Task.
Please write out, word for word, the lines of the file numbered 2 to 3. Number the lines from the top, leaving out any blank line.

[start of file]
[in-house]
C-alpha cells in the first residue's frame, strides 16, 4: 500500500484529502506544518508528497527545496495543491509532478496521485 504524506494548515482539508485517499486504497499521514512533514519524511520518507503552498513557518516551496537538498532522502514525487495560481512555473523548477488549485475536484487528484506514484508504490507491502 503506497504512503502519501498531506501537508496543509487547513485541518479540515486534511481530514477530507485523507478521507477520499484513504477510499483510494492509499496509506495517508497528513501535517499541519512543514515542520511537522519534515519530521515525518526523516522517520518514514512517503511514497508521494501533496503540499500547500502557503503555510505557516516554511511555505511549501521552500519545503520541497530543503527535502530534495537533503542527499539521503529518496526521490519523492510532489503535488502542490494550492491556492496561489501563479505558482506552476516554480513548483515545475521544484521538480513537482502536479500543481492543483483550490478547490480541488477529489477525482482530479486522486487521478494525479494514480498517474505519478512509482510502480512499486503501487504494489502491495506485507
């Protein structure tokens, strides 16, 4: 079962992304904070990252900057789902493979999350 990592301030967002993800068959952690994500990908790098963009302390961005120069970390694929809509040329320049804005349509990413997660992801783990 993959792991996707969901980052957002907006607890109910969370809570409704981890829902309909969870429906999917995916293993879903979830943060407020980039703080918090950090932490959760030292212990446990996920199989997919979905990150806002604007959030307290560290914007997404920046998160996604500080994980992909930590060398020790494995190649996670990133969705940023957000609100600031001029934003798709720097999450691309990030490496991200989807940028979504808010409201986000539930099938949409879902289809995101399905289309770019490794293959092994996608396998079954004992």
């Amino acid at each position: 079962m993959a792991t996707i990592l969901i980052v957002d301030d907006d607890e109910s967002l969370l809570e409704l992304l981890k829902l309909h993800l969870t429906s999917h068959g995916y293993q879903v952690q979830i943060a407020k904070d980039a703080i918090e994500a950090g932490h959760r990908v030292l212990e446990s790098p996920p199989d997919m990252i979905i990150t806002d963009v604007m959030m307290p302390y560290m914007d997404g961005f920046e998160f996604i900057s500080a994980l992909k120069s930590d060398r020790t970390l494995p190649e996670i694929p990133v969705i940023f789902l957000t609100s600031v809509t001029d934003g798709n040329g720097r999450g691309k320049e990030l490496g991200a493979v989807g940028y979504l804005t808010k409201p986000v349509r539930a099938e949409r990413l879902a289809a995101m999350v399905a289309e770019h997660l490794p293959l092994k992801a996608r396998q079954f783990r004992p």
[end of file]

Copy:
C-alpha cells in the first residue's frame, strides 16, 4: 500500500484529502506544518508528497527545496495543491509532478496521485 504524506494548515482539508485517499486504497499521514512533514519524511520518507503552498513557518516551496537538498532522502514525487495560481512555473523548477488549485475536484487528484506514484508504490507491502 503506497504512503502519501498531506501537508496543509487547513485541518479540515486534511481530514477530507485523507478521507477520499484513504477510499483510494492509499496509506495517508497528513501535517499541519512543514515542520511537522519534515519530521515525518526523516522517520518514514512517503511514497508521494501533496503540499500547500502557503503555510505557516516554511511555505511549501521552500519545503520541497530543503527535502530534495537533503542527499539521503529518496526521490519523492510532489503535488502542490494550492491556492496561489501563479505558482506552476516554480513548483515545475521544484521538480513537482502536479500543481492543483483550490478547490480541488477529489477525482482530479486522486487521478494525479494514480498517474505519478512509482510502480512499486503501487504494489502491495506485507
């Protein structure tokens, strides 16, 4: 079962992304904070990252900057789902493979999350 990592301030967002993800068959952690994500990908790098963009302390961005120069970390694929809509040329320049804005349509990413997660992801783990 993959792991996707969901980052957002907006607890109910969370809570409704981890829902309909969870429906999917995916293993879903979830943060407020980039703080918090950090932490959760030292212990446990996920199989997919979905990150806002604007959030307290560290914007997404920046998160996604500080994980992909930590060398020790494995190649996670990133969705940023957000609100600031001029934003798709720097999450691309990030490496991200989807940028979504808010409201986000539930099938949409879902289809995101399905289309770019490794293959092994996608396998079954004992």